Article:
52% – WNY Flash
50% – Portland Thorns FC
50% – Seattle Reign FC
48% – Washington Spirit
377 – WNY Flash
353 – Portland Thorns FC
316 – Seattle Reign FC
314 – Washington Spirit
Pass Completion %
63% – Portland Thorns FC
62% – WNY Flash
61% – Seattle Reign FC
58% – Washington Spirit
|Western New York Flash||Game Total||Washington Spirit|
|36:36||Time of Possession||34:25|
|52%||Time of Possession %||48%|
|62%||Pass Completion %||58%|
|65||Number of Pass Strings||46|
|4.4||Average Pass String Length||4.3|
|8||Longest Pass String||8|
It was the worst of times, not in the women’s soccer world, but in just about everyone’s world in America last week as sports receded into the background while the nation searched for two terrorists. It’s weeks like this where our games can seem so insignificant, especially when “real life” hits close enough to home that one of the NWSL games has to be postponed because the entire greater Boston metro area was in lockdown and the Breakers could not leave to get to Kansas City.
The last portion of the preceding paragraph would be preposterous just days earlier, but there we were Friday night paralyzed watching as there was at least an ending that saved us more horror. The Breakers, like the rest of Boston, were able to try to get back to some sense of normal on Saturday, although it’s understandable if it takes a little while.
And yet this weekend we were able to see the hope for the NWSL. On Saturday, Washington and Western New York played before an overflow crowd at the Maryland SoccerPlex, which was in remarkable condition (and featured real live grass). A day later, more than 16,000 piled in to Jeld-Wen Field to see Portland and Seattle, and while the number was obviously stupendous, the demographics appeared almost as striking.
We love young players to attend games, as a coach of young girls, I hope this league gives them a chance to have role models and the like, but what struck me Sunday is that – while there was still a family atmosphere – it sounded, well it sounded like a professional soccer match: chants, the din actually following the play, and – yes – roses for the goal scorers.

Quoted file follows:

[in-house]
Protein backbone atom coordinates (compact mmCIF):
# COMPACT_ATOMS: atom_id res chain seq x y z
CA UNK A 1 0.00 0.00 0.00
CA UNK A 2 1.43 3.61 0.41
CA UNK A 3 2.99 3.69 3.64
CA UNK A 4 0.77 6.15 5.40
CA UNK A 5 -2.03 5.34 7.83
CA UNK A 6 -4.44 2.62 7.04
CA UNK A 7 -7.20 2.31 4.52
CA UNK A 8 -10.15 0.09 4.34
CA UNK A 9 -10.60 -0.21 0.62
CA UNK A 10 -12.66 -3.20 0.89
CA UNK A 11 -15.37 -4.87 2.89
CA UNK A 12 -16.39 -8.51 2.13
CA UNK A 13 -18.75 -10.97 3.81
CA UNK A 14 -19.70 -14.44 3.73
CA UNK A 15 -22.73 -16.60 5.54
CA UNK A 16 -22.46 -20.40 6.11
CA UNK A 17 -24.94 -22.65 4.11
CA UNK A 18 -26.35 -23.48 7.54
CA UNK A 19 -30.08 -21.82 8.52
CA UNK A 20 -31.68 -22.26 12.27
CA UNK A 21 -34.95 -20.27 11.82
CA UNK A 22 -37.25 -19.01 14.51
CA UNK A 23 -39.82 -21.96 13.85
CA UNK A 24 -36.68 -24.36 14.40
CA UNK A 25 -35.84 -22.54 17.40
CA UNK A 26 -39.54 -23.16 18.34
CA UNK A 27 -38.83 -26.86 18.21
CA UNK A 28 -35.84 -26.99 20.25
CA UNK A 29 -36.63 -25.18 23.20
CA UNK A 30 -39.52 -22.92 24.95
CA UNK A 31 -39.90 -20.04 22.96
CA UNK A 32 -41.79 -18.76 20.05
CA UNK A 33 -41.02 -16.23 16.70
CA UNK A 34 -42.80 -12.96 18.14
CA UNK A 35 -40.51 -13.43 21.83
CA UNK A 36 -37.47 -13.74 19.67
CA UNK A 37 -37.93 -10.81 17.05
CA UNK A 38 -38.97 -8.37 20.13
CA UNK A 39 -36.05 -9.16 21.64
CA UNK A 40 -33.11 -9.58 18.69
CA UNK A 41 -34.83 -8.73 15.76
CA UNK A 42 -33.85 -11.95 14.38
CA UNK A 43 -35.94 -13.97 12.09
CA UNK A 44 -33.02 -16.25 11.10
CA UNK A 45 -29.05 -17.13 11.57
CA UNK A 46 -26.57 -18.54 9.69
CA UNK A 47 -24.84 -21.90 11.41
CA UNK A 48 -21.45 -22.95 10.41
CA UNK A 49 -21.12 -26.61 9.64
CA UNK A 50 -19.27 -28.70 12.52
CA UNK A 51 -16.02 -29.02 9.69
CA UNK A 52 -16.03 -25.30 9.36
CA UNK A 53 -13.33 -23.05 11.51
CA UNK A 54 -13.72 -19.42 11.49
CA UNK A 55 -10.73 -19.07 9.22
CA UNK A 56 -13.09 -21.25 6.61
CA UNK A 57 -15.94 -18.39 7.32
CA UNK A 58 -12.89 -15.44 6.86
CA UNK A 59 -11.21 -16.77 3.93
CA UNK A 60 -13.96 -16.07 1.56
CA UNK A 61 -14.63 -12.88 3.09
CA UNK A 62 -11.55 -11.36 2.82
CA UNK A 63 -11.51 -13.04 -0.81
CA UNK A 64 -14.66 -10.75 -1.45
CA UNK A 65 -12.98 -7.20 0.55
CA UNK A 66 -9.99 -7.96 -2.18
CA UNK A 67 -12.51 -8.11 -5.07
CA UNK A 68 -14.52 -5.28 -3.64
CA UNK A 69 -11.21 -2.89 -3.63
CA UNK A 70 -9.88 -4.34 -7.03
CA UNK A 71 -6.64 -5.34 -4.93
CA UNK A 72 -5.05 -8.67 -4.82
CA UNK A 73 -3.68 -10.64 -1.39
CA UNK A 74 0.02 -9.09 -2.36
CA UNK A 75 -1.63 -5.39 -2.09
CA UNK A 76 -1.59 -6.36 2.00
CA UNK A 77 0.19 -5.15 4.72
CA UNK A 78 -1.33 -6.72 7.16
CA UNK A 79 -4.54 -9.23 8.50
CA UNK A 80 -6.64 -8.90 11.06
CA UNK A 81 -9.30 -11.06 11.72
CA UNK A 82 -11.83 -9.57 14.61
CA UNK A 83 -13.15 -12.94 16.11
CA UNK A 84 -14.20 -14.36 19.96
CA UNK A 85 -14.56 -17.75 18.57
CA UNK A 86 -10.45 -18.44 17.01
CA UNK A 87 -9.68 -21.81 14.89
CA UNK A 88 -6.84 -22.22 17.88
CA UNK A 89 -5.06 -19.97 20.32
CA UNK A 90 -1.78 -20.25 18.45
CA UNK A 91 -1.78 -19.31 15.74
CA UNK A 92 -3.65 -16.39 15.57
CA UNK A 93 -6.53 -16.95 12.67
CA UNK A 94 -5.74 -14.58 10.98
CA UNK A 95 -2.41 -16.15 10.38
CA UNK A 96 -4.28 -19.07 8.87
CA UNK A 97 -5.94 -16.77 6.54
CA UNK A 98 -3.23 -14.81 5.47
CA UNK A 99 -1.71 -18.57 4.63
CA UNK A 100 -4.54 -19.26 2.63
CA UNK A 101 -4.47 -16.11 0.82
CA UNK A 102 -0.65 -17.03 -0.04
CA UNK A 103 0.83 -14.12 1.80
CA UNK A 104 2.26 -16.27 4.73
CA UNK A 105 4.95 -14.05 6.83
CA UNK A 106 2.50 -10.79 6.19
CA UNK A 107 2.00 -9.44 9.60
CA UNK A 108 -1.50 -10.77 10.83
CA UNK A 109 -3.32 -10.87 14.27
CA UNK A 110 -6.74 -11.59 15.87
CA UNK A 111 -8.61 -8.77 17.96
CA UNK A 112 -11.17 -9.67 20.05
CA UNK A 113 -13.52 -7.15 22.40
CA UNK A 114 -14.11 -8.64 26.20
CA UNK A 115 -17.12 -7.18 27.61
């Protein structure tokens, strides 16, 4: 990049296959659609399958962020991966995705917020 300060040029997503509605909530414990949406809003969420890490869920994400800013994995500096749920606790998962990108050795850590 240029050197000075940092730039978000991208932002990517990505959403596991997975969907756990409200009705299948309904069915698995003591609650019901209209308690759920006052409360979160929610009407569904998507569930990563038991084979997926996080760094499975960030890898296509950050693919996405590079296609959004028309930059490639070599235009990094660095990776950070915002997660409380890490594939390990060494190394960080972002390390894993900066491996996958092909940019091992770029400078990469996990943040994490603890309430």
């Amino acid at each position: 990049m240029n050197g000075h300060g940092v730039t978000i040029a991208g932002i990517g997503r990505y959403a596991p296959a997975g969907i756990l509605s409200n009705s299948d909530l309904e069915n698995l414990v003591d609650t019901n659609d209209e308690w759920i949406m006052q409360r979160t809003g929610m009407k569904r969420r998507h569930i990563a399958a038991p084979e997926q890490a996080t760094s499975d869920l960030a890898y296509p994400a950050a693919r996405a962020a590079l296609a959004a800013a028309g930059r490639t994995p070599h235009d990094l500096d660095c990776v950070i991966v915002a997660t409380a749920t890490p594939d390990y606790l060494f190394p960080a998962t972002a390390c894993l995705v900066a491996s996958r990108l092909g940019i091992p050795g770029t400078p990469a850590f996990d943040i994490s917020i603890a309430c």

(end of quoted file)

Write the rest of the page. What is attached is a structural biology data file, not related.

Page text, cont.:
Well, maybe we don’t see that last one around the world very much.
|Seattle Reign FC||Game Total||Portland Thorns FC|
|31:38||Time of Possession||32:04|
|50%||Time of Possession %||50%|
|61%||Pass Completion %||63%|
|51||Number of Pass Strings||54|
|4.7||Average Pass String Length||5.4|
|9||Longest Pass String||15|
The west stands were packed. The east stands were packed. The beer garden was packed. The south hill was packed. All in all, 4,569 fans squeezed themselves into a stadium designed to hold 3,200. And for the future of women’s professional soccer, that was a more important number than anything that transpired on the field.
Happiness over the fan participation was tempered, though, by concern over Abby Wambach, who in the
80th 90th minute took a ball in the face at close range from teammate Brittany Taylor and was in uncertain condition after the match. Western New York Flash head coach Aaran Lines said after the match she was “not doing too well.”